• The inaugural VOICE summit took place at NJIT's Wellness and Events Center (WEC) on July 24, 25 and 26 of 2018. Organized by Pete Erickson, CEO of MoDev, in co-operation with the Newark Community Economic Development Council and the Greater Newark Convention and Visitors Bureau, the summit drew more than 2400 attendees and hosted roughly 100 speakers. Primary sponsors of the event included Amazon Alexa, Panasonic, and Audible among others.[118][119]

See also[edit]


  1. ^ a b A precursor institution, the Newark Industrial Institute, opened in 1850 but closed during the Civil War as most of its students were called to arms.[1]
  2. ^ Frederick Eberhardt was a member of the first class.
  3. ^ Ellen M. Pawlikowski, Donald Pederson, Louis J. Lanzerotti, Lillian Gilbreth, Beatrice Hicks, Gerard J. Foschini, Albert Dorman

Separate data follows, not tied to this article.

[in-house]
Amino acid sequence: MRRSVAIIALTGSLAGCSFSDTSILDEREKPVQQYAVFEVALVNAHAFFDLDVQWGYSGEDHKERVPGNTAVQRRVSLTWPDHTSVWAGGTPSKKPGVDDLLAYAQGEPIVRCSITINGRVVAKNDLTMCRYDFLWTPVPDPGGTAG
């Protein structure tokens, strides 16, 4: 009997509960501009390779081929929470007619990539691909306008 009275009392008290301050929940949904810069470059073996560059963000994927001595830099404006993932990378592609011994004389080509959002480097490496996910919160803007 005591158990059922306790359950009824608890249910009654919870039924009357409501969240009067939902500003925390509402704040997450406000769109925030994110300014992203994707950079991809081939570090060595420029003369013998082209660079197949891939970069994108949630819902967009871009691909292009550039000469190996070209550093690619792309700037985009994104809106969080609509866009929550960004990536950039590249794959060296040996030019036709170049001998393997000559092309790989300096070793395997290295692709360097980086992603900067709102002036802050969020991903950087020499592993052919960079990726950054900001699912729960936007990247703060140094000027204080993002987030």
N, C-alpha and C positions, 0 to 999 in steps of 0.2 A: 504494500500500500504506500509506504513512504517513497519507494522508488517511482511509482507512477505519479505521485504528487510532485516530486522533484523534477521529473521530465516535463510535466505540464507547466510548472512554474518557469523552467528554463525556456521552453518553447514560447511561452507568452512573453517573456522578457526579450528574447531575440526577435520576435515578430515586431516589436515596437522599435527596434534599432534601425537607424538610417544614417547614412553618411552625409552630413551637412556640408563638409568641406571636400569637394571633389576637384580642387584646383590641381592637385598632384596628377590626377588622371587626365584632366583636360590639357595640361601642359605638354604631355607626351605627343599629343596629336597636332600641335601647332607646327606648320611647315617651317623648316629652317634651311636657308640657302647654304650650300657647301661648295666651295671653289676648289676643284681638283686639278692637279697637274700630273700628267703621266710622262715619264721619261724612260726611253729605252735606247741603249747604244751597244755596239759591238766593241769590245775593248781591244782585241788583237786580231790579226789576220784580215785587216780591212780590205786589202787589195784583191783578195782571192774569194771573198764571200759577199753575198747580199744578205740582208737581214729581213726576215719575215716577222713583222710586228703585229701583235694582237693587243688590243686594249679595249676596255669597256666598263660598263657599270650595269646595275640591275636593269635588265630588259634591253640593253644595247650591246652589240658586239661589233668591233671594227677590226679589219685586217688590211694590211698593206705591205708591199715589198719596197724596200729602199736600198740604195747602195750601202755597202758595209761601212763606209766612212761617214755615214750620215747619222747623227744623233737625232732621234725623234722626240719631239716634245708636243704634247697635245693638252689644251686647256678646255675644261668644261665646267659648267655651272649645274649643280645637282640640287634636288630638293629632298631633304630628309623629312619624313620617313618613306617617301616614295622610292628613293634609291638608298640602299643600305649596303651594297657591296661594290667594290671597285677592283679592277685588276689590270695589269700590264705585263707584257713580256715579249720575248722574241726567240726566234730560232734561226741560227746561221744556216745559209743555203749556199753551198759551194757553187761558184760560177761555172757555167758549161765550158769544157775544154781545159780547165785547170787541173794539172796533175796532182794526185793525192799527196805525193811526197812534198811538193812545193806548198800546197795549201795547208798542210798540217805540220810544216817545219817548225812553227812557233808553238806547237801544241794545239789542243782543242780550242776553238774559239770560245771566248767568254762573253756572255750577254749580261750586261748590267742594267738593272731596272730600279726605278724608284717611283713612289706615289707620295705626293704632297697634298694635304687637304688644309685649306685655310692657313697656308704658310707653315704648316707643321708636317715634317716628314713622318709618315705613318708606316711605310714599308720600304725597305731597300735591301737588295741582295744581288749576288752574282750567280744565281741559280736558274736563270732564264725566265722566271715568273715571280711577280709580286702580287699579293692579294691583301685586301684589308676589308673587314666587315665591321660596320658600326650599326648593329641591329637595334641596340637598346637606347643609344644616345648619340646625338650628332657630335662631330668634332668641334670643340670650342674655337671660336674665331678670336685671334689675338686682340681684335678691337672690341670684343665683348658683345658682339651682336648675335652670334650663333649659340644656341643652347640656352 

4. ^ In order: Donald Pederson, Wally Schirra, John J. Mooney, Harry L. Ettlinger


  1. ^ Allan R. Cullimore (1955). "History of the Newark Technical School and the Newark College of Engineering, Charter III: In Newark (page 43)" (PDF). unpublished manuscript in the Van Houten Library at NJIT, Newark, NJ. Retrieved June 15, 2006.
  2. ^ As of June 30, 2017. "U.S. and Canadian Institutions Listed by Fiscal Year (FY) 2017 Endowment Market Value and Change in Endowment Market Value from FY2016 to FY2017". National Association of College and University Business Officers and Commonfund Institute. 2017.
  3. ^ "The Office of Institutional Effectiveness, Budget". NJIT. Retrieved Feb 12, 2015.